After four years, the researchers behind the Innolivar project presented some of their work at the University of Córdoba in Andalusia.
The project focused on developing 12 separate pieces of technology and lines of investigation related to the mechanization of olive groves, improving sustainability, climate change mitigation tactics and developing biotechnology and traceability technology.
Since the project began in 2017, researchers from the university and their partners in the private sector have worked to develop new patents and build prototypes that will eventually be sold to olive farmers and oil producers in response to what some of the industry’s largest stakeholders told the researchers they needed most.
Among the technologies developed by the researchers were two meant to help both traditional growers and high-density farmers.
For traditional growers, the researchers developed a “multipurpose vehicle for work in sloping olive groves that are difficult to mechanize.”
Jesús Gil Rebes, a professor of agroforestry at the University of Córdoba and the project’s scientific director, told Olive Oil Times the researchers decided to develop this project due to the high number of deaths in Spain caused by overturned tractors, which he estimated at one each week.
“In Andalusia, the main producing region, with almost 80 percent of the total, there are more than half a million hectares with average slopes greater than 15 percent and more than a quarter of a million with more than 25 percent,” he said.
The new vehicles feature articulated joints on each of the four independent wheels, which along with the help of hydraulic cylinders, allow the vehicle to change its track width and center of gravity while moving on slopes.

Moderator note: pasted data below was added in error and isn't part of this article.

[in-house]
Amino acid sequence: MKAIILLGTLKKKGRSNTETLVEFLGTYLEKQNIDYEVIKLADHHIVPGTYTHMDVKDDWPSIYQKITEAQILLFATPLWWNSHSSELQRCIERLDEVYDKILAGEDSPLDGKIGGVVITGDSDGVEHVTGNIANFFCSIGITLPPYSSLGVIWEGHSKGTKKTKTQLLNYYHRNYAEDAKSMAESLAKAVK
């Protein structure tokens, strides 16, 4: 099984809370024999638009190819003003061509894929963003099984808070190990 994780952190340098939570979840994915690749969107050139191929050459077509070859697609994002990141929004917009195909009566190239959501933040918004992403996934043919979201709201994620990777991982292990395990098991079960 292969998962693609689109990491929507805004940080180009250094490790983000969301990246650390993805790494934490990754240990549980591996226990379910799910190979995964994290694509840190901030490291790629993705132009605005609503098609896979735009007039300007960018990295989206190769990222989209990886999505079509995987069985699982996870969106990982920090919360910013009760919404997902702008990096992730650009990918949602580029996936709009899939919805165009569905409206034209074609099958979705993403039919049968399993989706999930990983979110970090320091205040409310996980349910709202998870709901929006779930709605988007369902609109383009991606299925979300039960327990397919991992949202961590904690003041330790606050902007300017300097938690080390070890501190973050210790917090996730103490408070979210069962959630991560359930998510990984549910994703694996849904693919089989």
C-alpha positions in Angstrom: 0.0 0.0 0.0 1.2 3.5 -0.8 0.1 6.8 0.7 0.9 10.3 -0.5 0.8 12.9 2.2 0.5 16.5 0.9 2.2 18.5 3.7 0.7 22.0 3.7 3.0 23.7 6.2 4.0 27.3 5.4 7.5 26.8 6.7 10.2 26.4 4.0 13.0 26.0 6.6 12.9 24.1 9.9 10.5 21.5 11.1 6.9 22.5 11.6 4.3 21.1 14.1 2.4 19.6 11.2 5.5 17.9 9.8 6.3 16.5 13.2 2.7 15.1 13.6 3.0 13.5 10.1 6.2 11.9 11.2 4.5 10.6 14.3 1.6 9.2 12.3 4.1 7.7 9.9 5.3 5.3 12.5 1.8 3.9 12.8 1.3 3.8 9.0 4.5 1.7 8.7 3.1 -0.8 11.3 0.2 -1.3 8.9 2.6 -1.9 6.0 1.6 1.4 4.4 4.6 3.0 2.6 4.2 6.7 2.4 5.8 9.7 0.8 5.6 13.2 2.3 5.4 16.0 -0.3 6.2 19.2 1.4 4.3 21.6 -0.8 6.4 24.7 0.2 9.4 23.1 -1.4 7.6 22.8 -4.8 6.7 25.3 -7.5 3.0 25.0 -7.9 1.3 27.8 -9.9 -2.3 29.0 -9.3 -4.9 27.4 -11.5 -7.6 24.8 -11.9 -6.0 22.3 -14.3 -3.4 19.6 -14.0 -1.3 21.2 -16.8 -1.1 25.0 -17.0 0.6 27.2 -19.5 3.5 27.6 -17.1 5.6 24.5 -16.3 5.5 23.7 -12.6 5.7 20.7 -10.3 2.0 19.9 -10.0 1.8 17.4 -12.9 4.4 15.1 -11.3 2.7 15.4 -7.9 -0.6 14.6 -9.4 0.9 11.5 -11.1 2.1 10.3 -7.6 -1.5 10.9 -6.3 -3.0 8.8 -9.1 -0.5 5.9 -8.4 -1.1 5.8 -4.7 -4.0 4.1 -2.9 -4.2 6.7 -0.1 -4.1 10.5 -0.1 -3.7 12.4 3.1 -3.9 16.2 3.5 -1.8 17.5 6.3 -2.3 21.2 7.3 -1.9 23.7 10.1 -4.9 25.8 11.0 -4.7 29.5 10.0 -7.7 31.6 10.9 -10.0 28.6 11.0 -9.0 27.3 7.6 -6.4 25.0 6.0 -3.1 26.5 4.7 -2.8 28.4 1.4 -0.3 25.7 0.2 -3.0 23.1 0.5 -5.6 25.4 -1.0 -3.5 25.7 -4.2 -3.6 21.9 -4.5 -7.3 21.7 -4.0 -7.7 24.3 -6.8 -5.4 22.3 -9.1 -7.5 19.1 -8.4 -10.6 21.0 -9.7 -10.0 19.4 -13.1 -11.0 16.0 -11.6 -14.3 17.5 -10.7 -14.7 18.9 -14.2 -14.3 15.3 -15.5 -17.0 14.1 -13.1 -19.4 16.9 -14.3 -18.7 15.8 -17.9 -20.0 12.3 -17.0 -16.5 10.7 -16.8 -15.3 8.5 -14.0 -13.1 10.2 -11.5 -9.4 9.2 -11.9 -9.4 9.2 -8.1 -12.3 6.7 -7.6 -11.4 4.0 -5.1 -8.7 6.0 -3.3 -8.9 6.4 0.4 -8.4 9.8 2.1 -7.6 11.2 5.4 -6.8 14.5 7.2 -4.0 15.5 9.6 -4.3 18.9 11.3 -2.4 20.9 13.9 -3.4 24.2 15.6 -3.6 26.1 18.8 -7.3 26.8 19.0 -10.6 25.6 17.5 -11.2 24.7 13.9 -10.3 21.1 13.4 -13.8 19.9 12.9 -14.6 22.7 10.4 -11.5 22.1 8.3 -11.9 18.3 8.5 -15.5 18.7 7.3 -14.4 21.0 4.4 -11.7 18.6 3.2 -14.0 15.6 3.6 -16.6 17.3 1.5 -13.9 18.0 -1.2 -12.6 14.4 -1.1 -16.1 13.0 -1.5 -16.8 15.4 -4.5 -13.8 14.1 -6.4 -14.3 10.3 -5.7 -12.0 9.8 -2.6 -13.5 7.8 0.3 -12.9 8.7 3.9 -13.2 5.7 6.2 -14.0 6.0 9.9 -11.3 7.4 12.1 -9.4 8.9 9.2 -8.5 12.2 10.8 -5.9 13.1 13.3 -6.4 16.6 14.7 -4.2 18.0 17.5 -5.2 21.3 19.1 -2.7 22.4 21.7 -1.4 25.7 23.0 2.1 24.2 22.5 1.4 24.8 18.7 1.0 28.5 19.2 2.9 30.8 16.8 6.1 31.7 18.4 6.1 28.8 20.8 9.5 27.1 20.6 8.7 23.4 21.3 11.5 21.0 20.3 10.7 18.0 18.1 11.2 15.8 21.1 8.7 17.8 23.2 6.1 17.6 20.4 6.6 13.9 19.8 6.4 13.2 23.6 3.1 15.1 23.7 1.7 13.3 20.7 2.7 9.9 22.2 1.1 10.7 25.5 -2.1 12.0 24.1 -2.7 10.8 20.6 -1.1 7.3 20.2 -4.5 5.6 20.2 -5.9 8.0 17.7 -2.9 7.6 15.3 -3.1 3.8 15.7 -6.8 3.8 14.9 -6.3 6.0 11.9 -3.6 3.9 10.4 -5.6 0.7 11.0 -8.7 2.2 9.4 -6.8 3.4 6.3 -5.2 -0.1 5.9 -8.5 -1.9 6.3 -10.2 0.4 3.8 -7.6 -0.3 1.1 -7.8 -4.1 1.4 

“In addition, the cabin is self-leveling, and the tractor can work on side slopes of up to 45 percent,” Gil Rebes added.
As a result, the new vehicle will allow traditional farmers to work on steeper slopes. He added that the vehicle also features numerous hitches, allowing farmers to use different tools simultaneously.
Meanwhile, the researchers have manufactured a self-propelled harvester for high-density groves to quickly and efficiently gather the olives.
Gil Rebes said the idea behind this machine is to reduce the number of people required to harvest the olives.
Instead of the traditional teams of 10 people, including the machine operatory and crew that helped move the canvas and collect the fallen fruit, the new machine will reduce the number to two or three.
The goal of these harvesters is to reduce the cost of collecting olives. However, Gil Rebes said they could also be adapted to other crops, including citrus and almonds.
“There are two types of combines developed,” he said. “Those based on trunk vibration and simultaneous mechanical shaking of the crown, which is done by olive growers who are riding harvesters on intensive [high-density] olive groves and who need the help of automated support systems to detect trunks by the vibrator clamp and for its vibration. This work is intermittent.”
There are also “those based on lateral cup shakers equipped with trunk detection systems that allow their driving to be semi-automated and olive tree crown detection systems so that the shaker elements can automatically adapt to them. This work is continuous,” Gil Rebes added. More